In 1997, Emily Nussbaum was a doctoral student at NYU, studying literature and "foggily planning on becoming a professor," when an episode of Buffy the Vampire Slayer changed her life.
At the turn of this century, television was still considered unserious, "a disposable product, like a Dixie Cup," Nussbaum writes. It was also bad for you — in "the much-quoted (although possibly apocryphal) words of '90s comic Bill Hicks," it was "a spiritually harmful act, like 'taking black spray paint to your third eye.' "
But Buffy "spiked my way of thinking entirely," Nussbaum writes. The particular episode featured a group of high-schoolers possessed by hyenas who eat — yes, eat — the principal. But that didn't matter. What got Nussbaum was how the show treated Buffy not as eye candy but as the hero of her own story: "Like plenty of teenagers, Buffy believed what was happening to her was the end of the world. But she was right: her demons were real."
"I'd never finish my doctorate," Nussbaum writes.
Lucky us. I Like to Watch: Arguing My Way Through the TV Revolution is a collection of 32 brilliant, generous essays, most of which have been previously published by The New Yorker, where Nussbaum is a TV critic.
Nussbaum's love of Buffy wasn't enough to make her a critic; it was the arguments she had about Buffy, and the way her peers considered Buffy trivial, soapy, and fundamentally unserious — in contrast to that great and weighty masculine mob drama, The Sopranos, which was understood to somehow transcend the medium. She writes:
"When I proselytized for Buffy, or debated my fellow graduate students about Sex and the City, the fight felt like a way to hash out other questions — questions of values, which were embedded (and often, hidden) in questions of aesthetics. Centrally, these were arguments about whose stories carried weight, about what kind of creativity counted as ambitious, and about who (which characters, which creators, and also, which audience members) deserved attention. What kind of person got to be a genius? Whose story counted as universal? Which type of art had staying power?"
Nussbaum's essays aren't merely moralizing, though they can fit into the genre of "The Thing You Thought Was Bad Is Actually Good" essays, or the slightly rarer converse, "The Thing You Thought Was Good Is Actually Bad" essays, which lose value quickly unless the writer is able to significantly engage with the artwork in its own right, outside of its role as a David or a Goliath. Nussbaum's do. They are marbled with her thinking about prestige and power and gender and taste, but they are also funny: "It's a reality show about the types of people who are most likely to agree to appear on a reality show," she writes of one show. "I found the first two episodes handsome but sleazy, like a CEO in a hotel bar," she writes of another.
It's thrilling to watch Nussbaum stake the slick misogyny of True Detective, or the cloying phoniness of The Marvelous Mrs. Maisel, as she insists implicitly and explicitly that TV should be mind-expanding, complex, generous, and, above all, have things to say about who we are and what we want.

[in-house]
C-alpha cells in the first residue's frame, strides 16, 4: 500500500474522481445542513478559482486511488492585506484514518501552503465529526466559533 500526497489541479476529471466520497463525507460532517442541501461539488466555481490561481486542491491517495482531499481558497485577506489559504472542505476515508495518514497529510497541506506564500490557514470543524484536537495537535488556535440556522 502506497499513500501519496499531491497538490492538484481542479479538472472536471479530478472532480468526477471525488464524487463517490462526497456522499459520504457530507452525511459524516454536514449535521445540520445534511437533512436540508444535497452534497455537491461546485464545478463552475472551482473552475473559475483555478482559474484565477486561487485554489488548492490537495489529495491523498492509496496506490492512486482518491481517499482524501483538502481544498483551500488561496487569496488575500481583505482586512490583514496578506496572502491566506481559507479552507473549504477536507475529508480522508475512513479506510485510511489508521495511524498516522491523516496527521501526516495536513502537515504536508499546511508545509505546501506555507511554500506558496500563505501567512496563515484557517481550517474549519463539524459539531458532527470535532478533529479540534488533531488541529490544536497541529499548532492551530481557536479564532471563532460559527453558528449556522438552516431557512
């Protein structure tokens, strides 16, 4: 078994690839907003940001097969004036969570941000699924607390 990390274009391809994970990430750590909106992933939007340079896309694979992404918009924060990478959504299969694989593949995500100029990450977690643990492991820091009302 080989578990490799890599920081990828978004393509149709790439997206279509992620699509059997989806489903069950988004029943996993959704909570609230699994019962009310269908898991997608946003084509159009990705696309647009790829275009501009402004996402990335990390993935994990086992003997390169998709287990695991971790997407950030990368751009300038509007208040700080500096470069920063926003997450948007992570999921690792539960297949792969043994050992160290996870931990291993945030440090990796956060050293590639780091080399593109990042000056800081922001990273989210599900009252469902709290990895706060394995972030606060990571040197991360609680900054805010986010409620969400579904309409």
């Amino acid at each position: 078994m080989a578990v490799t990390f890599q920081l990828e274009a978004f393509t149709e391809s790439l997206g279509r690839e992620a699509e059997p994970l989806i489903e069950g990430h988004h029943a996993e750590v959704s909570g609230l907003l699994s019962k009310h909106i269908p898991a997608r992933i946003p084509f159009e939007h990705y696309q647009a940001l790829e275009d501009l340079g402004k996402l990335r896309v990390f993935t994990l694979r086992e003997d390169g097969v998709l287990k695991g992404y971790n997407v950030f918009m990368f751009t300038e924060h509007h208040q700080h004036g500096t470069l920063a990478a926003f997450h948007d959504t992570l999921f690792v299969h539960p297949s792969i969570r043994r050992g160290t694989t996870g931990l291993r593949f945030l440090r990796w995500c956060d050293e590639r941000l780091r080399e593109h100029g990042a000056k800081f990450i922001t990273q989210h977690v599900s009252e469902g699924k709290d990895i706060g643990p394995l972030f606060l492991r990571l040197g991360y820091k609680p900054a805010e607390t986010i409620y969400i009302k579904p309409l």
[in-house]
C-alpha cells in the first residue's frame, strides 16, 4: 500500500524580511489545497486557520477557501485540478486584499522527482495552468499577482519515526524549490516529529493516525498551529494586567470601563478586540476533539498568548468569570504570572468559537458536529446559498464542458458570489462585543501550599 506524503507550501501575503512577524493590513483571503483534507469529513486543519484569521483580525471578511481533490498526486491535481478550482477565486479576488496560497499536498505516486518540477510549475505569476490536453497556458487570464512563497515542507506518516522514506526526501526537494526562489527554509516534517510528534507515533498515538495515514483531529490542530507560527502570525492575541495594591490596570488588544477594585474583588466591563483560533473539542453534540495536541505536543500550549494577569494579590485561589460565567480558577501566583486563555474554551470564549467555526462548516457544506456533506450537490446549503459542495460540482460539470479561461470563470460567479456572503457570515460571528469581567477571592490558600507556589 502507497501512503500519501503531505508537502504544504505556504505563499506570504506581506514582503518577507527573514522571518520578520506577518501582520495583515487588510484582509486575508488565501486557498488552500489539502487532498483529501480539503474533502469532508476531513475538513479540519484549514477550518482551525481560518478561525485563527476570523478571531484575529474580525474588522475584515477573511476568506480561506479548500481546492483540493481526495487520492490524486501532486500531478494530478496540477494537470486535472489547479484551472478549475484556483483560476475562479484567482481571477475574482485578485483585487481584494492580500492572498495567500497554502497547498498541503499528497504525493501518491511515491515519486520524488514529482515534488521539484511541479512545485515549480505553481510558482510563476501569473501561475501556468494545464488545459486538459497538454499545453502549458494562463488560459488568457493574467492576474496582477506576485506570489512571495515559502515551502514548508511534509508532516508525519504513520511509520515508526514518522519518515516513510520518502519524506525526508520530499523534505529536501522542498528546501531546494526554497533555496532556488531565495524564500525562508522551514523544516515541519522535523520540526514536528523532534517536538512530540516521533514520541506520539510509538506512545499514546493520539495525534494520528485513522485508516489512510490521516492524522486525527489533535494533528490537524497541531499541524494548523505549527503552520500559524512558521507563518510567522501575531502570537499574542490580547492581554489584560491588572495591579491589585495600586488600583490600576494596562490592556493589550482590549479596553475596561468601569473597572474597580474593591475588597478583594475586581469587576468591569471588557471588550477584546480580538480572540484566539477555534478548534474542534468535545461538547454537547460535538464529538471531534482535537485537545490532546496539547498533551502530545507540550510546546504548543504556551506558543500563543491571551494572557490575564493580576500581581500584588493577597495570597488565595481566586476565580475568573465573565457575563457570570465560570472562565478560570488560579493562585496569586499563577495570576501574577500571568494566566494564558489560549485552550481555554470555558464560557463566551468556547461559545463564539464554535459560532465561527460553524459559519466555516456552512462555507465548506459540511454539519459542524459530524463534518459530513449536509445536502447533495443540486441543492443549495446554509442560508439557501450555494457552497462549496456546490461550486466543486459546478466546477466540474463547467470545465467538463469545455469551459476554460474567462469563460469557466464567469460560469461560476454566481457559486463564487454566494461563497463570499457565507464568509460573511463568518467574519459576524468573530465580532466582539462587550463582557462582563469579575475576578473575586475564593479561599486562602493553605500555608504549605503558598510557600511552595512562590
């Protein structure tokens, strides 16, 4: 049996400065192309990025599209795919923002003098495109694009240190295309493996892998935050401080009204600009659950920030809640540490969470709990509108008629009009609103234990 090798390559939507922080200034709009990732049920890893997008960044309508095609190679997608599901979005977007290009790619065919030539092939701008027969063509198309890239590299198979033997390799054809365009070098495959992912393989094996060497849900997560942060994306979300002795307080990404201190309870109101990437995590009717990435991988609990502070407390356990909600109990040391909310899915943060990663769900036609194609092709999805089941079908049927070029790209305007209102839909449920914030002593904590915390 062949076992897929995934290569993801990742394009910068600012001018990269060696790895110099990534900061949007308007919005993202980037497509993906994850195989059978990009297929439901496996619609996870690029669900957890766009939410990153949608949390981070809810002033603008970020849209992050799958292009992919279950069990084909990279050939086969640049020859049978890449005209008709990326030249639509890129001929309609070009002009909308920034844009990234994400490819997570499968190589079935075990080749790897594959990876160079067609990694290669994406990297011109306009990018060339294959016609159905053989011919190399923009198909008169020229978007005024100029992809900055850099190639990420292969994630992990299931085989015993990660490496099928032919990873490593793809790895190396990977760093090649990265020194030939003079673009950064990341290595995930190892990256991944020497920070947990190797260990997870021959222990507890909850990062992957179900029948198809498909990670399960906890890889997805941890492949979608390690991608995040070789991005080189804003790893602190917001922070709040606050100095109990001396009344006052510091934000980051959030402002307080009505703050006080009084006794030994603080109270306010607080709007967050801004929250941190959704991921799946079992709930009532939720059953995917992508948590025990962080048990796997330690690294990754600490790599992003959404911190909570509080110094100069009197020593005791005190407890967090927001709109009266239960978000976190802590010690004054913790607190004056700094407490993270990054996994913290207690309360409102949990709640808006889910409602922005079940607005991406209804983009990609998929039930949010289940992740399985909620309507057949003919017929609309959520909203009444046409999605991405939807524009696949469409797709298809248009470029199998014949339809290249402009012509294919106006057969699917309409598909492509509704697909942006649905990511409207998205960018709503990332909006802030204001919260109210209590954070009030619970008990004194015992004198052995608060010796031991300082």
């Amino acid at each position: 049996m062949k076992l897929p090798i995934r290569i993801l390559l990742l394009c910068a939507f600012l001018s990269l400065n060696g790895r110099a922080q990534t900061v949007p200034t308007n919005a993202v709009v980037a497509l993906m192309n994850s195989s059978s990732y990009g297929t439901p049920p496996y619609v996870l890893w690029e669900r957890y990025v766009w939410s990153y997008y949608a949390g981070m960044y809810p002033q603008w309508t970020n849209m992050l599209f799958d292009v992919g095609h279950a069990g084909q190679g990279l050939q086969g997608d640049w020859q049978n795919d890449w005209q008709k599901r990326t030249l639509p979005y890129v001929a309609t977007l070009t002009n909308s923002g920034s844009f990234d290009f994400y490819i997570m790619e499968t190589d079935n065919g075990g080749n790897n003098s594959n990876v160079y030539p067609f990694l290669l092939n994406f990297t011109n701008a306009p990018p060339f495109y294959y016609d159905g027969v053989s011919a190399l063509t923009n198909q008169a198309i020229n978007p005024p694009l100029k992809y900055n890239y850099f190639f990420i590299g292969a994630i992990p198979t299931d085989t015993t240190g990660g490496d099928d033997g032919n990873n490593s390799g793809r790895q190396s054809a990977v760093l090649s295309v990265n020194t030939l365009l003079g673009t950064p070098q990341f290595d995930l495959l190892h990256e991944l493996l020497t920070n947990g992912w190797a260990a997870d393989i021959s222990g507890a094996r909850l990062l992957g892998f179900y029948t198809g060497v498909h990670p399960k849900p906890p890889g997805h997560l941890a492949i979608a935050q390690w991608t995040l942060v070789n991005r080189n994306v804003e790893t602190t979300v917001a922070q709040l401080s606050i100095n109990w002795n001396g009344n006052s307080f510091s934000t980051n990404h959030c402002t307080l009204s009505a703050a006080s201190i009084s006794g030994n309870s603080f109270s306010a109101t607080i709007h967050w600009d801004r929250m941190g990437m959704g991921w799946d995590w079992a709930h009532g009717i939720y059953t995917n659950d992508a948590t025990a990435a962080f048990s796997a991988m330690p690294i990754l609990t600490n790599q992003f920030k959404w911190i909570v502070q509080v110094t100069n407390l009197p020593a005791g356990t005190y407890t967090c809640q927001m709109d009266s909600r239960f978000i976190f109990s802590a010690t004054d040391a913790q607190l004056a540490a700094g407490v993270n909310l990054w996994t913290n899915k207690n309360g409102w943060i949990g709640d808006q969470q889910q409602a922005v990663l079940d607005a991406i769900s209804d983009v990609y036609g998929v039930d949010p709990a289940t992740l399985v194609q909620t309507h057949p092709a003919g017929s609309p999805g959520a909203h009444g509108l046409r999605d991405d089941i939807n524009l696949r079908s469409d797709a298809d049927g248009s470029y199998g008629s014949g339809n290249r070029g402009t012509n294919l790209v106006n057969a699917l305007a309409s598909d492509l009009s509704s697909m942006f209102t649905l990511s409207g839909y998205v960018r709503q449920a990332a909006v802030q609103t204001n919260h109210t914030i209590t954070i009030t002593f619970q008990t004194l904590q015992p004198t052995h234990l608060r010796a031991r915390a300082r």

But what about the people who make TV? Here, she is not so certain. The collection's one new piece of writing, aside from the introduction, is a queasy, poignant 50-page consideration of the question: "What should we do with the art of terrible men?"
Growing up, Nussbaum idolized Woody Allen. As a teenager, she had a dream about baking him cookies, worrying in her dream that he wouldn't understand they were homemade ("It's about wanting the artist you care for to know that your admiration for them is authentic, genuine, and from the heart."). In the next paragraph, she quotes Dylan Farrow's "heart-stabbing" open letter alleging that Allen molested her: "What's your favorite Woody Allen movie?" Farrow writes. "Before you answer, you should know: When I was seven years old, Woody Allen took me by the hand and led me into a dim, closet-like attic on the second floor of our house."
Nussbaum still has an answer: The Purple Rose of Cairo.
Nussbaum recognizes his movies, now, as almost a form of grooming, in the way they normalized relationships between teen girls and old men. "But maybe all art is grooming," she continues. When she derides, some pages later, the way Louis C.K. justifies his predatory behavior by having one of his characters say, "We're all perverts," it's hard not to see these statements as versions of the same shallow and self-serving idea, a wallpaper of "no one's perfect" over some very distinctive blood splatters.
That line, about all art (maybe!) being grooming, has stuck with me for weeks, not because I find it convincing, but because I can't understand how Nussbaum could. Maybe she meant it metaphorically, as a way of saying that all of our art doubles as a justification of, and case for, the things we love, the choices we make, and the kinds of lives we lead. (If that's true of art, it's true of criticism too.)
But that doesn't quite convince me either: Nussbaum has spent much of I Like to Watch making the case that good TV is liberatory. The line feels halfhearted, wistful, something you test out hoping it might hold, even though you know it won't. Here, her ambivalence is more affecting than the gleaming certainty of prior chapters. The essay functions as a kind of eulogy: not for the men, but for the things we had the privilege of loving uncomplicatedly, before we were forced to know better.